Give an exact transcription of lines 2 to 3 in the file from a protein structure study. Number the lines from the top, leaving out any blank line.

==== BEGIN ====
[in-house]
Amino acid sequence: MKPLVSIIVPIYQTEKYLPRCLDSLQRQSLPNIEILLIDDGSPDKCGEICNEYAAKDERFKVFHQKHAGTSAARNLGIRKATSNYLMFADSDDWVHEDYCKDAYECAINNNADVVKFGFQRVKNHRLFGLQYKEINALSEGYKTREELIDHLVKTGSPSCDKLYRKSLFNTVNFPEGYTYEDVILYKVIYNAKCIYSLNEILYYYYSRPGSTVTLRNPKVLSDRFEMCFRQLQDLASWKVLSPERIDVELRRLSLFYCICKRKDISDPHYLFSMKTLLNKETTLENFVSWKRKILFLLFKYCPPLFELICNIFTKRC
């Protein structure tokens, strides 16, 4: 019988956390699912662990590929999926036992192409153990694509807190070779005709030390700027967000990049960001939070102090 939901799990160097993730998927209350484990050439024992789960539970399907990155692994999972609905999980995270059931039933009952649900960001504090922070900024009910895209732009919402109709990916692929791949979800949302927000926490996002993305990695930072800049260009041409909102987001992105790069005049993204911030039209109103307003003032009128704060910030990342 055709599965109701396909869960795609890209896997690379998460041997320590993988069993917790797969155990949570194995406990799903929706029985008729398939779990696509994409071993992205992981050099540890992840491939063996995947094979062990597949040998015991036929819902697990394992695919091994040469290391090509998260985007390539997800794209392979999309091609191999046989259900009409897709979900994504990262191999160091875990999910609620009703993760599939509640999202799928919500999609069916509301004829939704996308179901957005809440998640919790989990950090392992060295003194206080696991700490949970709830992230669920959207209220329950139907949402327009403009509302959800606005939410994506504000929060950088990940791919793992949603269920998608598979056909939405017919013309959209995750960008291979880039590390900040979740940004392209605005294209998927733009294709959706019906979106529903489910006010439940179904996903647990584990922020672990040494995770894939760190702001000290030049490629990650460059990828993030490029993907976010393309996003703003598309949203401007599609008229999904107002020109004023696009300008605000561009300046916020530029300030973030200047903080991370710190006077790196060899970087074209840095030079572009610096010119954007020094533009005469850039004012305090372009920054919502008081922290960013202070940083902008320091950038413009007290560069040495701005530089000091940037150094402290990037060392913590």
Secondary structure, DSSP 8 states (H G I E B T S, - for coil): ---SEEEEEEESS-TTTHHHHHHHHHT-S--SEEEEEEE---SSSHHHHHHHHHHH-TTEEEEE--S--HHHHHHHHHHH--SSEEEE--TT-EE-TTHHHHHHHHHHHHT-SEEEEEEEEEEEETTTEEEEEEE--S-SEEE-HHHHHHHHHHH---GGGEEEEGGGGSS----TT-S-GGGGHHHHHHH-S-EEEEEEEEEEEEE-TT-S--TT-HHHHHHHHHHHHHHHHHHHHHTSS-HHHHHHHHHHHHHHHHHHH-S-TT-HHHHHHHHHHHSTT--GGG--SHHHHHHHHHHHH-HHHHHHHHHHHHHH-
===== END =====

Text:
Amino acid sequence: MKPLVSIIVPIYQTEKYLPRCLDSLQRQSLPNIEILLIDDGSPDKCGEICNEYAAKDERFKVFHQKHAGTSAARNLGIRKATSNYLMFADSDDWVHEDYCKDAYECAINNNADVVKFGFQRVKNHRLFGLQYKEINALSEGYKTREELIDHLVKTGSPSCDKLYRKSLFNTVNFPEGYTYEDVILYKVIYNAKCIYSLNEILYYYYSRPGSTVTLRNPKVLSDRFEMCFRQLQDLASWKVLSPERIDVELRRLSLFYCICKRKDISDPHYLFSMKTLLNKETTLENFVSWKRKILFLLFKYCPPLFELICNIFTKRC
């Protein structure tokens, strides 16, 4: 019988956390699912662990590929999926036992192409153990694509807190070779005709030390700027967000990049960001939070102090 939901799990160097993730998927209350484990050439024992789960539970399907990155692994999972609905999980995270059931039933009952649900960001504090922070900024009910895209732009919402109709990916692929791949979800949302927000926490996002993305990695930072800049260009041409909102987001992105790069005049993204911030039209109103307003003032009128704060910030990342 055709599965109701396909869960795609890209896997690379998460041997320590993988069993917790797969155990949570194995406990799903929706029985008729398939779990696509994409071993992205992981050099540890992840491939063996995947094979062990597949040998015991036929819902697990394992695919091994040469290391090509998260985007390539997800794209392979999309091609191999046989259900009409897709979900994504990262191999160091875990999910609620009703993760599939509640999202799928919500999609069916509301004829939704996308179901957005809440998640919790989990950090392992060295003194206080696991700490949970709830992230669920959207209220329950139907949402327009403009509302959800606005939410994506504000929060950088990940791919793992949603269920998608598979056909939405017919013309959209995750960008291979880039590390900040979740940004392209605005294209998927733009294709959706019906979106529903489910006010439940179904996903647990584990922020672990040494995770894939760190702001000290030049490629990650460059990828993030490029993907976010393309996003703003598309949203401007599609008229999904107002020109004023696009300008605000561009300046916020530029300030973030200047903080991370710190006077790196060899970087074209840095030079572009610096010119954007020094533009005469850039004012305090372009920054919502008081922290960013202070940083902008320091950038413009007290560069040495701005530089000091940037150094402290990037060392913590």